Although Alan Whicker's background was in hard news journalism, he achieved his fame and reputation through personalised television documentaries about exotic people in exotic places, presenting a fantasy world of sunshine, wealth and unthreatening individuality.
At its peak in the 1970s the formula, which varied little over many series, drew audiences of more than 15 million and made Whicker, in ratings terms, the most successful reporter produced by British television.
Looking out quizzically through horn-rimmed glasses, hair and military moustache impeccably groomed, he used an instantly recognisable nasal voice with dragged vowels and a permanent, knowing chuckle.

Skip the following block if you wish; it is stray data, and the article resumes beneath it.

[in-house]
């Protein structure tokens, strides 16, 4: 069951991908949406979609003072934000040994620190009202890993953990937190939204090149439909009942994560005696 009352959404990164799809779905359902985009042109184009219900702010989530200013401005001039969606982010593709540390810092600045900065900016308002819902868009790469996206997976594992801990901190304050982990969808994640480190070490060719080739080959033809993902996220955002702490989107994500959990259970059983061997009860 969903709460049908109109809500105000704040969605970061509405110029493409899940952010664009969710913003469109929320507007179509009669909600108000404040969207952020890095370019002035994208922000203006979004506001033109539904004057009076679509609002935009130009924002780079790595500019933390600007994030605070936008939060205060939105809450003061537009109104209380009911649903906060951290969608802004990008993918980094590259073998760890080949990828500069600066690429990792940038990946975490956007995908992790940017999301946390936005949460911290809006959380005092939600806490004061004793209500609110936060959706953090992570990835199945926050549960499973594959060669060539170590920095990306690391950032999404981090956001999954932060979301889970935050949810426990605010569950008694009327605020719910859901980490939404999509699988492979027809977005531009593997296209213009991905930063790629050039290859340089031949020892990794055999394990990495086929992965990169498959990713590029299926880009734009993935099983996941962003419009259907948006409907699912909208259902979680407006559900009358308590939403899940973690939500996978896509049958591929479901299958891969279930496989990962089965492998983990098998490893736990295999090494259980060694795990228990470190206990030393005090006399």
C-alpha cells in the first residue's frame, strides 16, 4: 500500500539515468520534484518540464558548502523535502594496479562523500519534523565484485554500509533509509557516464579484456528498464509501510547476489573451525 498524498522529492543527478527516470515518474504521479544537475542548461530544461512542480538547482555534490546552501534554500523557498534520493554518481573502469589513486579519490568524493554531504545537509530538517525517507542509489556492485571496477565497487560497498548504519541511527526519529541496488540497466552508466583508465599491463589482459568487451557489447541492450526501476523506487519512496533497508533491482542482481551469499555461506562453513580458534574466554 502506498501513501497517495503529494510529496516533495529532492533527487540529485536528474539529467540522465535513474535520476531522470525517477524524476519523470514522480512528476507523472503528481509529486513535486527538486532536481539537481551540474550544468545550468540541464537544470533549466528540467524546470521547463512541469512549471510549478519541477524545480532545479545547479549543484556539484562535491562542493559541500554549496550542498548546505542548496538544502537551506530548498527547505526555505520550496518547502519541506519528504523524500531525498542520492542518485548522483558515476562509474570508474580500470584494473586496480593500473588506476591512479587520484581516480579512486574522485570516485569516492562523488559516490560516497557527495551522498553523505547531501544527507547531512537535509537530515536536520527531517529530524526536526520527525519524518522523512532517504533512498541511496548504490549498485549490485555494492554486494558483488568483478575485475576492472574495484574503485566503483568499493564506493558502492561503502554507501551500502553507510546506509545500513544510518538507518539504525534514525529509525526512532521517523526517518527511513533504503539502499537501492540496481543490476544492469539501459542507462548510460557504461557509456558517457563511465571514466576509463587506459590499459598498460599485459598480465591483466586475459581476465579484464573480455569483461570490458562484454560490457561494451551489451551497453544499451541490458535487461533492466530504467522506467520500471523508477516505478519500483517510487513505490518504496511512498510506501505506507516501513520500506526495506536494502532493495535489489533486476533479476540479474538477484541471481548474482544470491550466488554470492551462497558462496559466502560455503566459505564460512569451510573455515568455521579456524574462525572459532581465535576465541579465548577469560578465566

Whicker's World was an endless lavish party at which Whicker was the permanent guest, though he always insisted that programmes about the wealthy were a small part of his output.
His work won him a string of awards from his peers in the Royal Television Society and the British Academy of Film and Television Arts (Bafta).
Whicker's long association with television began in February 1957, when he joined the original team for the BBC's early evening magazine, Tonight.
Two years later came the first series of Whicker's World and after that his name was on almost everything he did.
In 2009, when he was in his late 80s, he presented a BBC television series, Alan Whicker's Journey of a Lifetime, in which he returned to locations and people he had met in Whicker's World programmes several decades earlier. - The Times